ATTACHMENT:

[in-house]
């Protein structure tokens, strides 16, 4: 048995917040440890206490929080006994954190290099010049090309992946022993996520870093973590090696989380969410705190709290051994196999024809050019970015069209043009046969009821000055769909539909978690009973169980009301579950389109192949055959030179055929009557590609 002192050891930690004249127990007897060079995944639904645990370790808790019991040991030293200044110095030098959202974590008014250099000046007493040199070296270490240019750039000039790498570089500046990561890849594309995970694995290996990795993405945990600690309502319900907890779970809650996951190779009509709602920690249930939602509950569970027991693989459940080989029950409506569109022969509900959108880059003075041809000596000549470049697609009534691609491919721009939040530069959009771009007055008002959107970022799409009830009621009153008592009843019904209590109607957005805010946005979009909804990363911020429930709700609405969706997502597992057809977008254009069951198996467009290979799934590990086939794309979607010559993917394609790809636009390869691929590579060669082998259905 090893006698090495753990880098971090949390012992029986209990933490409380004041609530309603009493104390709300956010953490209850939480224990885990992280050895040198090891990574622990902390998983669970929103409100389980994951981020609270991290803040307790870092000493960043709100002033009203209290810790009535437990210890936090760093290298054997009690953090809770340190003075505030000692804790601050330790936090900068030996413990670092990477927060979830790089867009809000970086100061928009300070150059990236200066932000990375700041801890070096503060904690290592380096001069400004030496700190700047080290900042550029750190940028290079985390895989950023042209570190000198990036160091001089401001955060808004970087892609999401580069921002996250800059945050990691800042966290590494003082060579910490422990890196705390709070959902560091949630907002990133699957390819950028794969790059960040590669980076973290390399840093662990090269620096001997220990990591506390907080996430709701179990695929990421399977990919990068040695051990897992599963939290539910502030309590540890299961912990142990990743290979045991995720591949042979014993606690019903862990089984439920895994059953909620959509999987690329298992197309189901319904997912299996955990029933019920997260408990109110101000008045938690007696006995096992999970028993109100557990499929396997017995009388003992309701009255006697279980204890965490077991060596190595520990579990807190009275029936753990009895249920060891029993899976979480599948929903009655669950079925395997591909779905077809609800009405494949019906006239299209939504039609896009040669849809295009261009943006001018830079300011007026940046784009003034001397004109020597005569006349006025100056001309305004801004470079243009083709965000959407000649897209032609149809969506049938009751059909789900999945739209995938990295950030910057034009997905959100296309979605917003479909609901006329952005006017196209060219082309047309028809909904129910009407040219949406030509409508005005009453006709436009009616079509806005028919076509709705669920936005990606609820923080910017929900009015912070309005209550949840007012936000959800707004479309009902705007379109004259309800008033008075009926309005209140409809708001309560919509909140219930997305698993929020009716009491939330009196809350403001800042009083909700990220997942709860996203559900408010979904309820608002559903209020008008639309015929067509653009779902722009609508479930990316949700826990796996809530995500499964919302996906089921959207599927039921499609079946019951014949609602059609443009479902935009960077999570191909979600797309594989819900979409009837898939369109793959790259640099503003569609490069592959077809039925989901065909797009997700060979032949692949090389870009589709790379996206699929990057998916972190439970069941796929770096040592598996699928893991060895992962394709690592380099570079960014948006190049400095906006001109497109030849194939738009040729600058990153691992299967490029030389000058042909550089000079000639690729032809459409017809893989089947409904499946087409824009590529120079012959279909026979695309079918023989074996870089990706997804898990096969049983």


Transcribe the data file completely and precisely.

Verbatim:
[in-house]
């Protein structure tokens, strides 16, 4: 048995917040440890206490929080006994954190290099010049090309992946022993996520870093973590090696989380969410705190709290051994196999024809050019970015069209043009046969009821000055769909539909978690009973169980009301579950389109192949055959030179055929009557590609 002192050891930690004249127990007897060079995944639904645990370790808790019991040991030293200044110095030098959202974590008014250099000046007493040199070296270490240019750039000039790498570089500046990561890849594309995970694995290996990795993405945990600690309502319900907890779970809650996951190779009509709602920690249930939602509950569970027991693989459940080989029950409506569109022969509900959108880059003075041809000596000549470049697609009534691609491919721009939040530069959009771009007055008002959107970022799409009830009621009153008592009843019904209590109607957005805010946005979009909804990363911020429930709700609405969706997502597992057809977008254009069951198996467009290979799934590990086939794309979607010559993917394609790809636009390869691929590579060669082998259905 090893006698090495753990880098971090949390012992029986209990933490409380004041609530309603009493104390709300956010953490209850939480224990885990992280050895040198090891990574622990902390998983669970929103409100389980994951981020609270991290803040307790870092000493960043709100002033009203209290810790009535437990210890936090760093290298054997009690953090809770340190003075505030000692804790601050330790936090900068030996413990670092990477927060979830790089867009809000970086100061928009300070150059990236200066932000990375700041801890070096503060904690290592380096001069400004030496700190700047080290900042550029750190940028290079985390895989950023042209570190000198990036160091001089401001955060808004970087892609999401580069921002996250800059945050990691800042966290590494003082060579910490422990890196705390709070959902560091949630907002990133699957390819950028794969790059960040590669980076973290390399840093662990090269620096001997220990990591506390907080996430709701179990695929990421399977990919990068040695051990897992599963939290539910502030309590540890299961912990142990990743290979045991995720591949042979014993606690019903862990089984439920895994059953909620959509999987690329298992197309189901319904997912299996955990029933019920997260408990109110101000008045938690007696006995096992999970028993109100557990499929396997017995009388003992309701009255006697279980204890965490077991060596190595520990579990807190009275029936753990009895249920060891029993899976979480599948929903009655669950079925395997591909779905077809609800009405494949019906006239299209939504039609896009040669849809295009261009943006001018830079300011007026940046784009003034001397004109020597005569006349006025100056001309305004801004470079243009083709965000959407000649897209032609149809969506049938009751059909789900999945739209995938990295950030910057034009997905959100296309979605917003479909609901006329952005006017196209060219082309047309028809909904129910009407040219949406030509409508005005009453006709436009009616079509806005028919076509709705669920936005990606609820923080910017929900009015912070309005209550949840007012936000959800707004479309009902705007379109004259309800008033008075009926309005209140409809708001309560919509909140219930997305698993929020009716009491939330009196809350403001800042009083909700990220997942709860996203559900408010979904309820608002559903209020008008639309015929067509653009779902722009609508479930990316949700826990796996809530995500499964919302996906089921959207599927039921499609079946019951014949609602059609443009479902935009960077999570191909979600797309594989819900979409009837898939369109793959790259640099503003569609490069592959077809039925989901065909797009997700060979032949692949090389870009589709790379996206699929990057998916972190439970069941796929770096040592598996699928893991060895992962394709690592380099570079960014948006190049400095906006001109497109030849194939738009040729600058990153691992299967490029030389000058042909550089000079000639690729032809459409017809893989089947409904499946087409824009590529120079012959279909026979695309079918023989074996870089990706997804898990096969049983």